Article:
Archaeologists have been unearthing an ancient port city that was accidentally discovered in Egypt some 20 years ago. It has yielded exciting results.
Discovered in the city of Marina, Egypt, the site shows what life was like for a population of around 15,000 living in the ancient city of Leukaspis or Anthiphrae during the early portion of late antiquity. The city was almost completely wiped out by a tsunami in the 4th century. An earthquake near Crete in 365 AD is what caused the massive wave and nearly destroyed the nearby city of Alexandria, too.
The evidence shows it had an active trade community with merchants trading items such as livestock, grains, wines, and olives to the rest of the Mediterranean. There are tombs, residential and business structures found in the area that illustrate what life was like – some of the villas which belonged to merchants are multi-storied. There was a sophisticated sewer system; rain water was collected from the roofs and building into underground cisterns below structures. The city was originally a stopping point along the way to Libya to the west, but eventually grew over time into a major port, sending most of its goods to nearby Crete as Leukaspis/Anthiphrae is closer to Crete than Alexandria.
In typical Roman fashion, there are two main roads which intersect into the town’s square and the remains of a Roman basilica can be seen there as well. There were bathhouses, as well as a public area for meetings to hold discussions nearby. As the Roman empire disintegrated, and economic troubles set in due to instability, coast towns such as these began to disappear.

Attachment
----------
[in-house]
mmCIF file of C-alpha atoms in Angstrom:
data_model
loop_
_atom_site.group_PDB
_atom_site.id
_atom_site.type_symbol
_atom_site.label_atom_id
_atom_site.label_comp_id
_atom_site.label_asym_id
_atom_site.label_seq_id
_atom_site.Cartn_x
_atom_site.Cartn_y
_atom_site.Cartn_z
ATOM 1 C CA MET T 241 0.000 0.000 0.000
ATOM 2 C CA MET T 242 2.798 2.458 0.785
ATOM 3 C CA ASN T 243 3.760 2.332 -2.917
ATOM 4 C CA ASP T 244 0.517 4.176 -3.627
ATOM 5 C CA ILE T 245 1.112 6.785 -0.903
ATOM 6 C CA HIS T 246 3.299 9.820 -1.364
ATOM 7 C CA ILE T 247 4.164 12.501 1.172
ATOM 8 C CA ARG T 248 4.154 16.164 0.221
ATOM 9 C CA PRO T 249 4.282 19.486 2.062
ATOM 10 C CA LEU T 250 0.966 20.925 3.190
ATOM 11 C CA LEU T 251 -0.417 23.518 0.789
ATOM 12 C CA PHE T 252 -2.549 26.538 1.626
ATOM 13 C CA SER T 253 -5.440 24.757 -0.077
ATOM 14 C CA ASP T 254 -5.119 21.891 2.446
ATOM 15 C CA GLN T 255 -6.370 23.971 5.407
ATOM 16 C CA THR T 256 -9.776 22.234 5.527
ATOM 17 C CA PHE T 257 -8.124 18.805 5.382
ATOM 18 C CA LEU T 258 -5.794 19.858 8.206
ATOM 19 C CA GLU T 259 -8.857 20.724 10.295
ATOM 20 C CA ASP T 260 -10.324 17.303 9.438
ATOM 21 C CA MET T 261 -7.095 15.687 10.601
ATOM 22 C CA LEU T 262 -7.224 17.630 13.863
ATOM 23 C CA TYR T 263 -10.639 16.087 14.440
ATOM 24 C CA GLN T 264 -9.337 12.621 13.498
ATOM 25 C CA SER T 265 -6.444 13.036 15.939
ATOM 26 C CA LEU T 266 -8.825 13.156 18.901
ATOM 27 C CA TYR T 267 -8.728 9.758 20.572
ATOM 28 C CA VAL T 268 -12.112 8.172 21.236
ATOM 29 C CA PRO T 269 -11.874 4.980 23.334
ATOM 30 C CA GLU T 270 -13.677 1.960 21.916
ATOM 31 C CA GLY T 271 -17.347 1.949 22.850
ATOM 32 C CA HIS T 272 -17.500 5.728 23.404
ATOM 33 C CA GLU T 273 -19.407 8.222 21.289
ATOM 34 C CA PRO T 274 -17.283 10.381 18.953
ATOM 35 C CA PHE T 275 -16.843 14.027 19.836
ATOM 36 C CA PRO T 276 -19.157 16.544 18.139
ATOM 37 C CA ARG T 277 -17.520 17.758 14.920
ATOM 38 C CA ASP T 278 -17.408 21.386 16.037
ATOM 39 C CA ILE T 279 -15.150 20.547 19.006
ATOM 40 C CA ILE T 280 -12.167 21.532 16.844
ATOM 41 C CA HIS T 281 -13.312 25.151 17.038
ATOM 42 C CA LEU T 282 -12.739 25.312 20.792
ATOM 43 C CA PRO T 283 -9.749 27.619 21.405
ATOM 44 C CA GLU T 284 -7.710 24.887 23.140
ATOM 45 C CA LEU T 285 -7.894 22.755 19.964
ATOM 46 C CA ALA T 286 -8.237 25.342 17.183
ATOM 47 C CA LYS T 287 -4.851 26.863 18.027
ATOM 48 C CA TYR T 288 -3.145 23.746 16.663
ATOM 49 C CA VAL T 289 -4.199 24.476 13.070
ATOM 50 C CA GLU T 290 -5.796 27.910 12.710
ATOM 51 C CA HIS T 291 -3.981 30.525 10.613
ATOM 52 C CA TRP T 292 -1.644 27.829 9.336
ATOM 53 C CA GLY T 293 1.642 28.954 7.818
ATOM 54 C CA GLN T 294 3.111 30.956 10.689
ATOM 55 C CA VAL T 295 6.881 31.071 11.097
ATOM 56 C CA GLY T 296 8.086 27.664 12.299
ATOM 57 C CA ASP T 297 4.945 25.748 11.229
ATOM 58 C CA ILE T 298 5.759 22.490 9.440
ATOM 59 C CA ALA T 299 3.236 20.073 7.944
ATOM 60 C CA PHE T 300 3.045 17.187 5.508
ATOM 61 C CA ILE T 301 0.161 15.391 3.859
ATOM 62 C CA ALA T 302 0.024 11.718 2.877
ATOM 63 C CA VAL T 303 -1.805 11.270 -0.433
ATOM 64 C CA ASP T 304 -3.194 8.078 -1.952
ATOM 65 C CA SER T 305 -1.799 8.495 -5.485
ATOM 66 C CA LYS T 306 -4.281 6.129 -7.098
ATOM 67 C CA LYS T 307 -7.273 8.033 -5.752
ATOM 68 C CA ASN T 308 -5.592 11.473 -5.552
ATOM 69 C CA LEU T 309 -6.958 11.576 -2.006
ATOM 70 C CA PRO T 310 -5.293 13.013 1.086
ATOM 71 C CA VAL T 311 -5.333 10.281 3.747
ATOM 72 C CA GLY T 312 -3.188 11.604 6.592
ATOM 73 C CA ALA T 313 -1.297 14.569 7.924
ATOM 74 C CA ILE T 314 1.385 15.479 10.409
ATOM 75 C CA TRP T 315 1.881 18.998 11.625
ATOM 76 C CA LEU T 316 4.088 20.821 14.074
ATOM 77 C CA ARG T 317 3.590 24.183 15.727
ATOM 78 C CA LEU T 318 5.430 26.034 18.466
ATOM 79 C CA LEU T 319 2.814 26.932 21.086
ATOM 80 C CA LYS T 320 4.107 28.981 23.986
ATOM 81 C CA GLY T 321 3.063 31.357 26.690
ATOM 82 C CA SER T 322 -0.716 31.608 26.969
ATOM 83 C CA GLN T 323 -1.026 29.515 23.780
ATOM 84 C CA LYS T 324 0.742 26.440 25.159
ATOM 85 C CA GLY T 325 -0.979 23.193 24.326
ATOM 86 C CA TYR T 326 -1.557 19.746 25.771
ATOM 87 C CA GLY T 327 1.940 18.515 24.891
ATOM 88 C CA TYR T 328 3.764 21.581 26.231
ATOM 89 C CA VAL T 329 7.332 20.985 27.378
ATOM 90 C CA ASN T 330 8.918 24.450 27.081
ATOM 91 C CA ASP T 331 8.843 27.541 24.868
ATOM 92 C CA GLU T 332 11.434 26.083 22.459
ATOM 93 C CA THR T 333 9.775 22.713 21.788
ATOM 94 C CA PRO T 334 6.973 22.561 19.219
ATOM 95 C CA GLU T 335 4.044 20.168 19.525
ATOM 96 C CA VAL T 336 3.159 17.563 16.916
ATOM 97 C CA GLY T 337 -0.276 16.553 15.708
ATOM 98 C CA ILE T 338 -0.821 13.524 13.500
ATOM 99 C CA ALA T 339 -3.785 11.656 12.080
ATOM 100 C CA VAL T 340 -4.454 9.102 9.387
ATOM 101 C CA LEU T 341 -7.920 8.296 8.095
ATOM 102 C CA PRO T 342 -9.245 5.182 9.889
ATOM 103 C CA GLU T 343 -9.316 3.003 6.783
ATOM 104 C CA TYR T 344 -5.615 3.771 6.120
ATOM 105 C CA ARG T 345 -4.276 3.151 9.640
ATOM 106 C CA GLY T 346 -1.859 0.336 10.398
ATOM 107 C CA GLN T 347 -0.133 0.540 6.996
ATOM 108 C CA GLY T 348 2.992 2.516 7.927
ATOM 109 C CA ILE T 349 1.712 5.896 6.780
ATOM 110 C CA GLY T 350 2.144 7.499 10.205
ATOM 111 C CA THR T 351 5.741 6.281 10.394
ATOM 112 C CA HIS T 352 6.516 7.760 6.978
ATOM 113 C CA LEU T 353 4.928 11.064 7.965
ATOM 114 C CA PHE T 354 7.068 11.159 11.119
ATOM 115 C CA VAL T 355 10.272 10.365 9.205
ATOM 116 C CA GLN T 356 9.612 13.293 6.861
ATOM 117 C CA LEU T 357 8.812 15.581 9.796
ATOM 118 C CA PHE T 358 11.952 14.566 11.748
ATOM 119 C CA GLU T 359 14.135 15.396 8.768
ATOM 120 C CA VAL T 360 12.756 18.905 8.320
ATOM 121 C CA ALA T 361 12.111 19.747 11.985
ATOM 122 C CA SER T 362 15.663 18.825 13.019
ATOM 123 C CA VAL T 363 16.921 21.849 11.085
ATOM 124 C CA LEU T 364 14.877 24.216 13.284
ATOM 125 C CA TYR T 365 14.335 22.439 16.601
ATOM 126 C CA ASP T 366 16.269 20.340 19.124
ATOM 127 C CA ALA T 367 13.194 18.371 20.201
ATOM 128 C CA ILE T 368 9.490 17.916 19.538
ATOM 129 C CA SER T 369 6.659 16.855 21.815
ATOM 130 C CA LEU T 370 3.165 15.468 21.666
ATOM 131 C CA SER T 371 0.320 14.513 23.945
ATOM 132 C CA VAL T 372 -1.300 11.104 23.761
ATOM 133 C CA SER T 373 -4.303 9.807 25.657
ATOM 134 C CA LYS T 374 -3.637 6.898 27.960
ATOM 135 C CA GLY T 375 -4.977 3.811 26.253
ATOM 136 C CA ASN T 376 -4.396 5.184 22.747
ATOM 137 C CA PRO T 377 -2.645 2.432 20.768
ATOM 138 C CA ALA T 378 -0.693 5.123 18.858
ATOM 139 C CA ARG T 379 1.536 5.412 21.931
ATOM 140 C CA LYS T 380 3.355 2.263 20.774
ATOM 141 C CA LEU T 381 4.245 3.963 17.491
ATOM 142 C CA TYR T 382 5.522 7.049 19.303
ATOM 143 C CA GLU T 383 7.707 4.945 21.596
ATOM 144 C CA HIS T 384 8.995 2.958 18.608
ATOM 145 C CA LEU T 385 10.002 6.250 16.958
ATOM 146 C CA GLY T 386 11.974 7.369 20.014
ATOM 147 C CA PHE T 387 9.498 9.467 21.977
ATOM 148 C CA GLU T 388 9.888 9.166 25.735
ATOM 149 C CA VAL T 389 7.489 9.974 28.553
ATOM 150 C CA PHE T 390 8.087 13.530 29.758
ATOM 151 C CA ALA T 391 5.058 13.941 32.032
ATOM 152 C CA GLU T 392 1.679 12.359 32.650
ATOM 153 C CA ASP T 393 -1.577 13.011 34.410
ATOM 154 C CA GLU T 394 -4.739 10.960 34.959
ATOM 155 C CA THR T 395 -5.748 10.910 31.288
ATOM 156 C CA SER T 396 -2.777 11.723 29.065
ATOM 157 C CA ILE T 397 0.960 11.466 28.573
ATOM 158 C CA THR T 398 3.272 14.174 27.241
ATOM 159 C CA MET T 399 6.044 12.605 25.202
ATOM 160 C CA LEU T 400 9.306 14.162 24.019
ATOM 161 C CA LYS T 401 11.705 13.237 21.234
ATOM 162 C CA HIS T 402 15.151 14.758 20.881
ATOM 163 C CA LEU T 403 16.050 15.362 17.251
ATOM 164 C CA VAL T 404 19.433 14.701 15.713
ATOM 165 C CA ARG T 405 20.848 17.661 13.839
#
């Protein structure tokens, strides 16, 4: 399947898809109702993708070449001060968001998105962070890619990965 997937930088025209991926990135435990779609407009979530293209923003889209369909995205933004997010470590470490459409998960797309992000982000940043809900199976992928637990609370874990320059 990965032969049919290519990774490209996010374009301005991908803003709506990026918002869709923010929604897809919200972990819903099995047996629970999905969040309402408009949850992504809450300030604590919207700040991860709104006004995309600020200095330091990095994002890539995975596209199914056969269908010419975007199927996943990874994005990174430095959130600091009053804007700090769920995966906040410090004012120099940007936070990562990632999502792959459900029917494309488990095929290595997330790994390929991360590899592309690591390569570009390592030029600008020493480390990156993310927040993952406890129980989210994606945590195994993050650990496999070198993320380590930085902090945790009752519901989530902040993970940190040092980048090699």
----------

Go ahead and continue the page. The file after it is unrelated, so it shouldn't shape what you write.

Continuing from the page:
In fact, the archaeological discovery may have been overlooked in favor of real estate development plans if not for the antiquities bureau stepping in. An artificial lagoon was built in the area in the early 1990’s which used dynamite to create the feature, destroying the remains of the ancient port. The interest in generating revenue through tourism is one of the reasons the site was saved, as European vacationers flock to the area in the winter months. The archaeological park is slated to open in the middle of this month.
If the site of Leukaspis/Anthiphrae is successfully carried out, there may be even more interest in the area to come. A Dominican archaeological team is working on the remains of a temple of Osiris only 30 miles away where the bodies of Cleopatra and Marc Antony are rumored to have been buried.